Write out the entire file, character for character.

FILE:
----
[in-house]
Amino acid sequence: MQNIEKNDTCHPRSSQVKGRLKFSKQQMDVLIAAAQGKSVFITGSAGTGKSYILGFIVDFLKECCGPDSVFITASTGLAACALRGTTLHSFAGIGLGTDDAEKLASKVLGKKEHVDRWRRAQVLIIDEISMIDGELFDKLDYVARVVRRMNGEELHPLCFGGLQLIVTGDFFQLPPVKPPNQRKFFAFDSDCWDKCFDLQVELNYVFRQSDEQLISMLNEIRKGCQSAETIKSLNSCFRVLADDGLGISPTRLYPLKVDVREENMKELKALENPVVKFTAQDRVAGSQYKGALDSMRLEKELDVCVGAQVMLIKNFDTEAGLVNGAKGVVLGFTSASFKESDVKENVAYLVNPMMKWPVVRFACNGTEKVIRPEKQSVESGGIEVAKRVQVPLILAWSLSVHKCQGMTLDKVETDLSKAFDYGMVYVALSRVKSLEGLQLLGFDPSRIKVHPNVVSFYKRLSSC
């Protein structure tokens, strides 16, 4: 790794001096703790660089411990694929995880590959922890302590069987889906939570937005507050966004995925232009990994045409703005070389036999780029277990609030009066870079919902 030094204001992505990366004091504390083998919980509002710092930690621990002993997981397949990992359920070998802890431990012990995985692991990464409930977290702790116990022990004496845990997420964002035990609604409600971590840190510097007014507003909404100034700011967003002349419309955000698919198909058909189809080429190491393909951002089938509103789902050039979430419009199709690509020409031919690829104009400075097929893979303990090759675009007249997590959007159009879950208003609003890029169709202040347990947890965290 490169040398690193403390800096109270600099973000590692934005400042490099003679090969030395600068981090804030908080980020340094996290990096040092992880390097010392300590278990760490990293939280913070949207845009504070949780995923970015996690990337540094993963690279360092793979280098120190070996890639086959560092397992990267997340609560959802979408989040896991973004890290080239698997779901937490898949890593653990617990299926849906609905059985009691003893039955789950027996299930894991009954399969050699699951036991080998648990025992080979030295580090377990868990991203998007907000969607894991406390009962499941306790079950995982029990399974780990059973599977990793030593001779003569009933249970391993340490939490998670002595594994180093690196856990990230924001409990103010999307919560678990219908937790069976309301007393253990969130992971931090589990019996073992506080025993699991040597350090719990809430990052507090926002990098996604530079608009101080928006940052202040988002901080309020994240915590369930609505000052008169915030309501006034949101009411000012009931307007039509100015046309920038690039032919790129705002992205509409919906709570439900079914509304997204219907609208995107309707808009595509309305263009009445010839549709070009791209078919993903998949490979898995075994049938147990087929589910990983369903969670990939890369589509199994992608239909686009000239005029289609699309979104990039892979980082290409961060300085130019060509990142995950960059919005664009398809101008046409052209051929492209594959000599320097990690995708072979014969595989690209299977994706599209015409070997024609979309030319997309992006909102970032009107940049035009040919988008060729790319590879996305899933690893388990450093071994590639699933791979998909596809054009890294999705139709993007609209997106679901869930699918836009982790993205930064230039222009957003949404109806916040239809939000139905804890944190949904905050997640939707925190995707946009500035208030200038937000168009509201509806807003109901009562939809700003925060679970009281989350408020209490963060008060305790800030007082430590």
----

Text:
[in-house]
Amino acid sequence: MQNIEKNDTCHPRSSQVKGRLKFSKQQMDVLIAAAQGKSVFITGSAGTGKSYILGFIVDFLKECCGPDSVFITASTGLAACALRGTTLHSFAGIGLGTDDAEKLASKVLGKKEHVDRWRRAQVLIIDEISMIDGELFDKLDYVARVVRRMNGEELHPLCFGGLQLIVTGDFFQLPPVKPPNQRKFFAFDSDCWDKCFDLQVELNYVFRQSDEQLISMLNEIRKGCQSAETIKSLNSCFRVLADDGLGISPTRLYPLKVDVREENMKELKALENPVVKFTAQDRVAGSQYKGALDSMRLEKELDVCVGAQVMLIKNFDTEAGLVNGAKGVVLGFTSASFKESDVKENVAYLVNPMMKWPVVRFACNGTEKVIRPEKQSVESGGIEVAKRVQVPLILAWSLSVHKCQGMTLDKVETDLSKAFDYGMVYVALSRVKSLEGLQLLGFDPSRIKVHPNVVSFYKRLSSC
């Protein structure tokens, strides 16, 4: 790794001096703790660089411990694929995880590959922890302590069987889906939570937005507050966004995925232009990994045409703005070389036999780029277990609030009066870079919902 030094204001992505990366004091504390083998919980509002710092930690621990002993997981397949990992359920070998802890431990012990995985692991990464409930977290702790116990022990004496845990997420964002035990609604409600971590840190510097007014507003909404100034700011967003002349419309955000698919198909058909189809080429190491393909951002089938509103789902050039979430419009199709690509020409031919690829104009400075097929893979303990090759675009007249997590959007159009879950208003609003890029169709202040347990947890965290 490169040398690193403390800096109270600099973000590692934005400042490099003679090969030395600068981090804030908080980020340094996290990096040092992880390097010392300590278990760490990293939280913070949207845009504070949780995923970015996690990337540094993963690279360092793979280098120190070996890639086959560092397992990267997340609560959802979408989040896991973004890290080239698997779901937490898949890593653990617990299926849906609905059985009691003893039955789950027996299930894991009954399969050699699951036991080998648990025992080979030295580090377990868990991203998007907000969607894991406390009962499941306790079950995982029990399974780990059973599977990793030593001779003569009933249970391993340490939490998670002595594994180093690196856990990230924001409990103010999307919560678990219908937790069976309301007393253990969130992971931090589990019996073992506080025993699991040597350090719990809430990052507090926002990098996604530079608009101080928006940052202040988002901080309020994240915590369930609505000052008169915030309501006034949101009411000012009931307007039509100015046309920038690039032919790129705002992205509409919906709570439900079914509304997204219907609208995107309707808009595509309305263009009445010839549709070009791209078919993903998949490979898995075994049938147990087929589910990983369903969670990939890369589509199994992608239909686009000239005029289609699309979104990039892979980082290409961060300085130019060509990142995950960059919005664009398809101008046409052209051929492209594959000599320097990690995708072979014969595989690209299977994706599209015409070997024609979309030319997309992006909102970032009107940049035009040919988008060729790319590879996305899933690893388990450093071994590639699933791979998909596809054009890294999705139709993007609209997106679901869930699918836009982790993205930064230039222009957003949404109806916040239809939000139905804890944190949904905050997640939707925190995707946009500035208030200038937000168009509201509806807003109901009562939809700003925060679970009281989350408020209490963060008060305790800030007082430590």